neo-kantianism and georg simmel's interpretation of kant

Efraim Podoksik*

*Corresponding author for this work

Research output: Contribution to journalReview articlepeer-review

6 Scopus citations

Abstract

This essay explores the development of Georg Simmel's interpretation of Immanuel Kant's philosophy in the context of neo-Kantianism and its preoccupation with the question of unity in modern diversity. It argues that the neo-Kantian movement can be divided into two periods: in the first, unity was addressed with regard to Kant's epistemology; in the second period, the main issue was the overall coherence of Kantian teaching. Simmel, who belonged to the younger generation of neo-Kantians, absorbed the conclusions of the previous generation that purged Kantian epistemology from its metaphysical foundations related to the noumenal world. Yet he did not share the views of his peers who considered Kant to be the philosopher of cultural plurality. On the contrary, he argued that Kant's system is thoroughly intellectualistic, and that ethics, aesthetics and religion within it are subordinated to logic. At the same time, his own philosophy presupposed cultural plurality akin to that of other neo-Kantians. In other words, Simmel abandoned Kant in order to develop his own version of neo-Kantianism.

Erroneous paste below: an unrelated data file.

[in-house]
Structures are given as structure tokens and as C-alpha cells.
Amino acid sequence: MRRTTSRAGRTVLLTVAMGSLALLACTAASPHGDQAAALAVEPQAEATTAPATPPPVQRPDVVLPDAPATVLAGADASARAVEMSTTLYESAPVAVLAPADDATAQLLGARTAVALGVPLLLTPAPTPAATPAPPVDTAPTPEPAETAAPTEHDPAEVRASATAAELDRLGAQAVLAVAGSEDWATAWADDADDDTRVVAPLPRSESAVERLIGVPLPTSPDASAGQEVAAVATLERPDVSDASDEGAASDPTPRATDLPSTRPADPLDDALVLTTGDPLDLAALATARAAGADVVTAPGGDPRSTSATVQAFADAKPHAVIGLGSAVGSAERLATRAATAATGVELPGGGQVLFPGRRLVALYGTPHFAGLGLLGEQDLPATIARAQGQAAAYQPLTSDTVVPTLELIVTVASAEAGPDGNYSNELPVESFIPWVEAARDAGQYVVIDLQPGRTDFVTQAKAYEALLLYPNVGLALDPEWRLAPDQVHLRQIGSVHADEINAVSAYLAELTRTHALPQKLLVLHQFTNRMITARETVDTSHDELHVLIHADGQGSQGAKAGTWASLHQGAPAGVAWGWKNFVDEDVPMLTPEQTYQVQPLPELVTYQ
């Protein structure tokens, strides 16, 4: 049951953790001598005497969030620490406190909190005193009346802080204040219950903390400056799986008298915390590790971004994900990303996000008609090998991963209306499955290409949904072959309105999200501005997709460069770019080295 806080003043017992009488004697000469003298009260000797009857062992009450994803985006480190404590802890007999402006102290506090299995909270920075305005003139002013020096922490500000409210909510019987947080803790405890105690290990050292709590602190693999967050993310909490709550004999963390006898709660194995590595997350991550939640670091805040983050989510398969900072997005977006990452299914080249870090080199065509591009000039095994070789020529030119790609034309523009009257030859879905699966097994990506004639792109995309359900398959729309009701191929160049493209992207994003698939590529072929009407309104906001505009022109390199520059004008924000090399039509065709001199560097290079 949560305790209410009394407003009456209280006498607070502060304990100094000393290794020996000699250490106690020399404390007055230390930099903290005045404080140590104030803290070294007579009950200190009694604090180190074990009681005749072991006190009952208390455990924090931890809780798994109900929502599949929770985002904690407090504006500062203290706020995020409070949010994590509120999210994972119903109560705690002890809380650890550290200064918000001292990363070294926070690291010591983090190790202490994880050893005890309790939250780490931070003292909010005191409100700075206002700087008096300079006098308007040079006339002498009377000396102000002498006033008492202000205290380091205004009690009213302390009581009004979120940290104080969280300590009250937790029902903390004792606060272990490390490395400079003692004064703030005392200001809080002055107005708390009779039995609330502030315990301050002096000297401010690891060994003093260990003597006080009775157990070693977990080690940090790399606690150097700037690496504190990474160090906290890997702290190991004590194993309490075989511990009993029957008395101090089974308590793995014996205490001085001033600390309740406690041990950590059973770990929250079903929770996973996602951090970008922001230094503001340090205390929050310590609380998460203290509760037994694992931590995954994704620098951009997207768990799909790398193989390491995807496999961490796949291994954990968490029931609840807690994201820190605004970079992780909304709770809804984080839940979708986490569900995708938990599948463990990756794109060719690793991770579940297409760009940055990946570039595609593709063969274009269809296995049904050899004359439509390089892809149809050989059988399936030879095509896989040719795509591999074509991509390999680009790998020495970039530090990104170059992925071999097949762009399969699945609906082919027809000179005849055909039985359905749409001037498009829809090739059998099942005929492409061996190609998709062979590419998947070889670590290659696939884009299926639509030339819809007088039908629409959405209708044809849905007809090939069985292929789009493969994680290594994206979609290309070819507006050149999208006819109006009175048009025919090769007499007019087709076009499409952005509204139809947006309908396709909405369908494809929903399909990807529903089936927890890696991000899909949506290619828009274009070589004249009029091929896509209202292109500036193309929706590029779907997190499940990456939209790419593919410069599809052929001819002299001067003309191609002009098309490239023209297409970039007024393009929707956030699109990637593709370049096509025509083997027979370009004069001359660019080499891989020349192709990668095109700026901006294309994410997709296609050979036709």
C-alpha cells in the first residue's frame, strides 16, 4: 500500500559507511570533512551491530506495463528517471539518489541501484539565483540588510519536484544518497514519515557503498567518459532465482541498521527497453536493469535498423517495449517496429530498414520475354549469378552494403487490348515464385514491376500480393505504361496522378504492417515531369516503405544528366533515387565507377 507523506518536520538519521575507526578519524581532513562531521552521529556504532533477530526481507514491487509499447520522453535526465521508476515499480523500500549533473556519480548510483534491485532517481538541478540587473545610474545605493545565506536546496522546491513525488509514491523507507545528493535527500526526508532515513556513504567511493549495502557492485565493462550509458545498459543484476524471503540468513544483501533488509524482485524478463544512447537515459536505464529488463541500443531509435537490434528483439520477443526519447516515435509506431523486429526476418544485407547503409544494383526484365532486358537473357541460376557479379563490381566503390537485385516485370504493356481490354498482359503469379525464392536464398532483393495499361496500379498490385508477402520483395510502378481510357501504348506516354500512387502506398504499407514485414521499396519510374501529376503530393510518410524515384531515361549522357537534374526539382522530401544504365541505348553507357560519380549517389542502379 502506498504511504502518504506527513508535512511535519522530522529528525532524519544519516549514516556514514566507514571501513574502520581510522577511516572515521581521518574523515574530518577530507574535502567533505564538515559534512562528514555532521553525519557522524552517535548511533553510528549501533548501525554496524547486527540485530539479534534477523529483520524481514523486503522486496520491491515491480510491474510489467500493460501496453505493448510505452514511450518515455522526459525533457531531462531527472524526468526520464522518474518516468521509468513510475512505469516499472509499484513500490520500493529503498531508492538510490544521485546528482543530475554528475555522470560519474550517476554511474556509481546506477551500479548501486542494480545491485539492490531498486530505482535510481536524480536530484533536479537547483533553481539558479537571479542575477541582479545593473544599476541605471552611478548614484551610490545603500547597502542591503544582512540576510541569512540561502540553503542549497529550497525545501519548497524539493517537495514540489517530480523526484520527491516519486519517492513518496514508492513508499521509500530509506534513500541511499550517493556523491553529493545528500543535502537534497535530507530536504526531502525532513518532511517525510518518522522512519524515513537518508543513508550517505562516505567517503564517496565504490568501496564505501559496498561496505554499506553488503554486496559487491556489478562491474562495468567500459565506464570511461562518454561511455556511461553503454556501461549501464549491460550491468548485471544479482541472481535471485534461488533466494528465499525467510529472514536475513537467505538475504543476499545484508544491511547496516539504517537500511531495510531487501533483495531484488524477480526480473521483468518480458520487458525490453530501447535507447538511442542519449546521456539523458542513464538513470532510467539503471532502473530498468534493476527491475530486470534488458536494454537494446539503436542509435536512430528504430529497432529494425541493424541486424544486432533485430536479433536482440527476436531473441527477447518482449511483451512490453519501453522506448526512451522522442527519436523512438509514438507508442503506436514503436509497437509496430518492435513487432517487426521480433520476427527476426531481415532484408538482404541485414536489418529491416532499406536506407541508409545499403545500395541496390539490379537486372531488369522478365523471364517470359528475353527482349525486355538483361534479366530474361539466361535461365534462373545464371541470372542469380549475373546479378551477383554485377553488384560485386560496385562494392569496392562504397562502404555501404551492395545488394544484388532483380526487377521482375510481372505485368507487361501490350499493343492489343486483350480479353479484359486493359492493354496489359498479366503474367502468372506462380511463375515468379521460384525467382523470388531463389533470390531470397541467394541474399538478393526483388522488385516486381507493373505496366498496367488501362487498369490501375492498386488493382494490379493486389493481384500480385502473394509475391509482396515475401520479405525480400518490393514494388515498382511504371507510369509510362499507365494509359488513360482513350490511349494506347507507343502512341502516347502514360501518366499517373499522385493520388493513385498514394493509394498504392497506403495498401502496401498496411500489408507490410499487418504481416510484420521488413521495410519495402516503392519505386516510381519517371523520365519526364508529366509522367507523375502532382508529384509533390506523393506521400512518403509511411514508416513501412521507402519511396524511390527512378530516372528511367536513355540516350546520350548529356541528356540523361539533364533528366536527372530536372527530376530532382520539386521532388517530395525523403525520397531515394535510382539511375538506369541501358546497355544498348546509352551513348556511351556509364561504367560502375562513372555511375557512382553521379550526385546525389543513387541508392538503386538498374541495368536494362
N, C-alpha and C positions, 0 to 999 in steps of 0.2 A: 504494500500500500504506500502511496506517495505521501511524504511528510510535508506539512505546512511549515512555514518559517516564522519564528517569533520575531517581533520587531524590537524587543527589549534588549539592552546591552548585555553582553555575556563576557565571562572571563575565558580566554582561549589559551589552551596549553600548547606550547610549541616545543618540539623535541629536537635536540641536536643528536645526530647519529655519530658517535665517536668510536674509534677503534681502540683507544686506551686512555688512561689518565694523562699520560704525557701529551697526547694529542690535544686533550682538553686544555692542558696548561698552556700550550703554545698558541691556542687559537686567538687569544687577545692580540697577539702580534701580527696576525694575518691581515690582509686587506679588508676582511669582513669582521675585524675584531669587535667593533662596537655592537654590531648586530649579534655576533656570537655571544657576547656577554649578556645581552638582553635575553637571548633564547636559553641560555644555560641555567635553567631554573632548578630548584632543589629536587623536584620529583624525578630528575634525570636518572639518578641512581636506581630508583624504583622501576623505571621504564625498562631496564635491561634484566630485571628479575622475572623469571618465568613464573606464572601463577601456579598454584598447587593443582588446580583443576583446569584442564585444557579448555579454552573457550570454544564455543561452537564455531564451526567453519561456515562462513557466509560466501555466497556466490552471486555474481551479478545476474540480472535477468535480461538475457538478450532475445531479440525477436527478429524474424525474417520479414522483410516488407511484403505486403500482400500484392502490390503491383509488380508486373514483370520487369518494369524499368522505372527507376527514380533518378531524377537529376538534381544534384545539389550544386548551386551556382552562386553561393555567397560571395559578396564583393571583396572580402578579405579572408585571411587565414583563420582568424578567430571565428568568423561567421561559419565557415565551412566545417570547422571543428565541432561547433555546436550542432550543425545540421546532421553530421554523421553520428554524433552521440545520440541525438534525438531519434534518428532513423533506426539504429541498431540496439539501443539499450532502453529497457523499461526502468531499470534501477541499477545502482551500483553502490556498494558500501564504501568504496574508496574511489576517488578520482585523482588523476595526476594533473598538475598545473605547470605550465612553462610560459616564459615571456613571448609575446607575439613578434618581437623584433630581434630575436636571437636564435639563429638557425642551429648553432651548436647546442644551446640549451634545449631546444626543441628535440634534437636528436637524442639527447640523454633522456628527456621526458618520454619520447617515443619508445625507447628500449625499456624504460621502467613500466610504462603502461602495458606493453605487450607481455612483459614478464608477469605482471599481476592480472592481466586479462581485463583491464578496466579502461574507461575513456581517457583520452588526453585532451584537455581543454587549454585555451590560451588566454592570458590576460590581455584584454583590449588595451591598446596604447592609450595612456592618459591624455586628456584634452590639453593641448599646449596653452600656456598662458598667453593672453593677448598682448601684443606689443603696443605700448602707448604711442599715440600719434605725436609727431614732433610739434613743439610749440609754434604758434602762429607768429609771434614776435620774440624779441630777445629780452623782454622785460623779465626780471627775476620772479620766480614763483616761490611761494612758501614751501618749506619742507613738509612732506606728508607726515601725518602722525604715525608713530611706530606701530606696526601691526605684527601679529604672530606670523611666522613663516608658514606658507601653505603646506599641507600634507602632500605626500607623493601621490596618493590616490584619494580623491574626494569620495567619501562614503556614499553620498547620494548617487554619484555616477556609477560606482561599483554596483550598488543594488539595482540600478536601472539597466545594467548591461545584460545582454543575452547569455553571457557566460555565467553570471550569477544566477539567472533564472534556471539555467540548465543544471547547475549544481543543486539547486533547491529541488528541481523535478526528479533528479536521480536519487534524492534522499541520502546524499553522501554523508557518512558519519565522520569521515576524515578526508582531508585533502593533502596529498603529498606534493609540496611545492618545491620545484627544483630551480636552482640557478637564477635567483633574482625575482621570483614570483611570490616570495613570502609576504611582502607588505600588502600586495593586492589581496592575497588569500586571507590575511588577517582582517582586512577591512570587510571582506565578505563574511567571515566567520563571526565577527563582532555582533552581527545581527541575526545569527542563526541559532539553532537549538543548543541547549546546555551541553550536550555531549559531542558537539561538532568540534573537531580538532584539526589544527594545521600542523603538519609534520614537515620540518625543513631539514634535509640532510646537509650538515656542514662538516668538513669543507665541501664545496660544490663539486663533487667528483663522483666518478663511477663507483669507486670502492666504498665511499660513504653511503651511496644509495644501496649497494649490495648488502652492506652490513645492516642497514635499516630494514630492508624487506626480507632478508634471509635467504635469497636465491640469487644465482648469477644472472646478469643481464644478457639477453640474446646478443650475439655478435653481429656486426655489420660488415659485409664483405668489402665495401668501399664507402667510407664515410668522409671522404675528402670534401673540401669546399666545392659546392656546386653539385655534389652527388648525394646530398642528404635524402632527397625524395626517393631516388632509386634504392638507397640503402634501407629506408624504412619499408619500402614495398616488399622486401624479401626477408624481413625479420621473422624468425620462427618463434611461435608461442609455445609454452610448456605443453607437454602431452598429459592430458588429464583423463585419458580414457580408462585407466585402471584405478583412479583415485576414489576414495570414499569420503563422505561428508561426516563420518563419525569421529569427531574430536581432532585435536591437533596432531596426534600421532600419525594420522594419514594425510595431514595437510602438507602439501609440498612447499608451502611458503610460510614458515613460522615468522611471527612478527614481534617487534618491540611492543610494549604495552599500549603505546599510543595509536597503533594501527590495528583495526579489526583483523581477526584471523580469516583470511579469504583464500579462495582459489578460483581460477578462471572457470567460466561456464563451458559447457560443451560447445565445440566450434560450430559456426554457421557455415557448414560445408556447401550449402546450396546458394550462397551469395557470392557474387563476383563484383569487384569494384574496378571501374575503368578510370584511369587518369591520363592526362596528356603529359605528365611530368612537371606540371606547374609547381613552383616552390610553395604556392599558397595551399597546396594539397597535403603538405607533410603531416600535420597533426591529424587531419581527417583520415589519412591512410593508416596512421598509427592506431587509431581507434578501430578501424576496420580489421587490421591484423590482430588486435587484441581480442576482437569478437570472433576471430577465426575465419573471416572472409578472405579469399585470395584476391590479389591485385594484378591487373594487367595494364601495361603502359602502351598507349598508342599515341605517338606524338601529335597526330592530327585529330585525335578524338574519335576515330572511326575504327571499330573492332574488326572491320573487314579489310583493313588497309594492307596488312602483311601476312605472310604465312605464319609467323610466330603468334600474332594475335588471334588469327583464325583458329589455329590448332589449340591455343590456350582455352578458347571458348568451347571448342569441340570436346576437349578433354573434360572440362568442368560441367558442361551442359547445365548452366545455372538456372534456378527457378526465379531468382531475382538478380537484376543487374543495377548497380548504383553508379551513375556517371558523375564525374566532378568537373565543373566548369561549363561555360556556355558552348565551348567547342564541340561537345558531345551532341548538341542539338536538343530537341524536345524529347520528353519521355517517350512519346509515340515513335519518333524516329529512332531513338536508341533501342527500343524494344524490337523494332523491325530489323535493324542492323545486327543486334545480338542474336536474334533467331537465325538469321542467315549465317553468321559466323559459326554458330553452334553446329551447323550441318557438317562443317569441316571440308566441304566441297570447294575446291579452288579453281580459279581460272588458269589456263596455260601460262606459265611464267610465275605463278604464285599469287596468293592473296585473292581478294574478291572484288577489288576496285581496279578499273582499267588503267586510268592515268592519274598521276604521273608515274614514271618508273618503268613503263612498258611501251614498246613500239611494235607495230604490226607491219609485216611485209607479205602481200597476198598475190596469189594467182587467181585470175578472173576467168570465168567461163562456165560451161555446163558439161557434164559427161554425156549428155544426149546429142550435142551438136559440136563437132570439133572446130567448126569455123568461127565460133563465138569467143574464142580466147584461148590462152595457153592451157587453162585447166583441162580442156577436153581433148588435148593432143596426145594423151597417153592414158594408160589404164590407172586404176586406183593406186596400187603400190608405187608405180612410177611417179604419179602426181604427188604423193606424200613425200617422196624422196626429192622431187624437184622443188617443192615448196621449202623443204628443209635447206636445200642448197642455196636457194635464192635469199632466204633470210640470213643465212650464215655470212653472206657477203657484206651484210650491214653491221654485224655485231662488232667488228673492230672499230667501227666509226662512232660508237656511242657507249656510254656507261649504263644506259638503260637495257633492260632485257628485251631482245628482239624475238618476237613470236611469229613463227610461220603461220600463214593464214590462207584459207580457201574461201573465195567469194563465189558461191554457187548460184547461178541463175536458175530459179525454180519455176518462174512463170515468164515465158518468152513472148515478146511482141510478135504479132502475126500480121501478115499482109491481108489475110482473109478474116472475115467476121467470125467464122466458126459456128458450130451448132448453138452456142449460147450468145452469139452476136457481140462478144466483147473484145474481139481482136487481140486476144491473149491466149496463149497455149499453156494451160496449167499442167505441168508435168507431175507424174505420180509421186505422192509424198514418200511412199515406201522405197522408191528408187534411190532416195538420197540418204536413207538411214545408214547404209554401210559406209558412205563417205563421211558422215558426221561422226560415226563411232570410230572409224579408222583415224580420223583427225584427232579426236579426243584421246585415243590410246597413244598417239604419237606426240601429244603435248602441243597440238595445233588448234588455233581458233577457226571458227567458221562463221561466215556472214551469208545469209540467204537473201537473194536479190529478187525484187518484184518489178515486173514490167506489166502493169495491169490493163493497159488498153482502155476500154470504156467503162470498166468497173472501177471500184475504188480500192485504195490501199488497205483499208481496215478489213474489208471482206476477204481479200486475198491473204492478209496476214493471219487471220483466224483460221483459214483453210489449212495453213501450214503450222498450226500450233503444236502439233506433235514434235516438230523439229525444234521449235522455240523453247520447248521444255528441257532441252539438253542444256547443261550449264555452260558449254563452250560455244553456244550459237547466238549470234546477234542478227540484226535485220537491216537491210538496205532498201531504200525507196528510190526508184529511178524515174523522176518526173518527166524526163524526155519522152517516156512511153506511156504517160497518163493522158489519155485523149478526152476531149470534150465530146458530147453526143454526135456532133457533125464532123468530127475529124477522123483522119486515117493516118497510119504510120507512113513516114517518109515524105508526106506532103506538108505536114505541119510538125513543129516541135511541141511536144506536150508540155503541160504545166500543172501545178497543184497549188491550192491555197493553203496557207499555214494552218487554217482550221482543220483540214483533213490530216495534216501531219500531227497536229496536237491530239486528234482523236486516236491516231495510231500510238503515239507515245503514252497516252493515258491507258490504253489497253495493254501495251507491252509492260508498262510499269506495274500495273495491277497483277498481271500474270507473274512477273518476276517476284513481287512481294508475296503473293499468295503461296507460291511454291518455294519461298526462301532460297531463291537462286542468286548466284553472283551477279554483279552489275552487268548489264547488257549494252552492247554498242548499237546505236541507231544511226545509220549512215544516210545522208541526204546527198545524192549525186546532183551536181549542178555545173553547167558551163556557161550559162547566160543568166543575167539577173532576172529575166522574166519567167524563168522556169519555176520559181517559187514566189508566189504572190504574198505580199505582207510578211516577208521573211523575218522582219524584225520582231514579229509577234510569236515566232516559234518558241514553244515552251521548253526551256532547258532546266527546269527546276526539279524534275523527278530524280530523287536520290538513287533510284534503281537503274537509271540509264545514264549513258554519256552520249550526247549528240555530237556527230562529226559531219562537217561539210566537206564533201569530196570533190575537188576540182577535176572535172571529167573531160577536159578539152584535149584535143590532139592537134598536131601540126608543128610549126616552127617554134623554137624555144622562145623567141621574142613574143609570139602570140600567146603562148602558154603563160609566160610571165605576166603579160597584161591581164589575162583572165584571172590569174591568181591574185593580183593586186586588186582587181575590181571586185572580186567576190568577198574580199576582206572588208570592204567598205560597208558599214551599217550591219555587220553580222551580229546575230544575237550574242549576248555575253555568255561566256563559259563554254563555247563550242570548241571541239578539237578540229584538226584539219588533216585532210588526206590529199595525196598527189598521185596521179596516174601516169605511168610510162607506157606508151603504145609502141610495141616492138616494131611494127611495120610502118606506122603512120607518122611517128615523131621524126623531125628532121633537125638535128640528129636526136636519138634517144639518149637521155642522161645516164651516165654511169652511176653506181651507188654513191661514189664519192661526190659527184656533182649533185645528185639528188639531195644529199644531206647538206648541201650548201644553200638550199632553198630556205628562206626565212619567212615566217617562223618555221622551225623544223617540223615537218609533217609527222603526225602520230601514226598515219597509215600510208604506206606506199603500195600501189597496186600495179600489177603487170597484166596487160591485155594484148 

Original languageAmerican English
Pages (from-to)597-622
Number of pages26
JournalModern Intellectual History
Volume13
Issue number3
DOIs
StatePublished - 2016

Bibliographical note

Publisher Copyright:
© Cambridge University Press 2014

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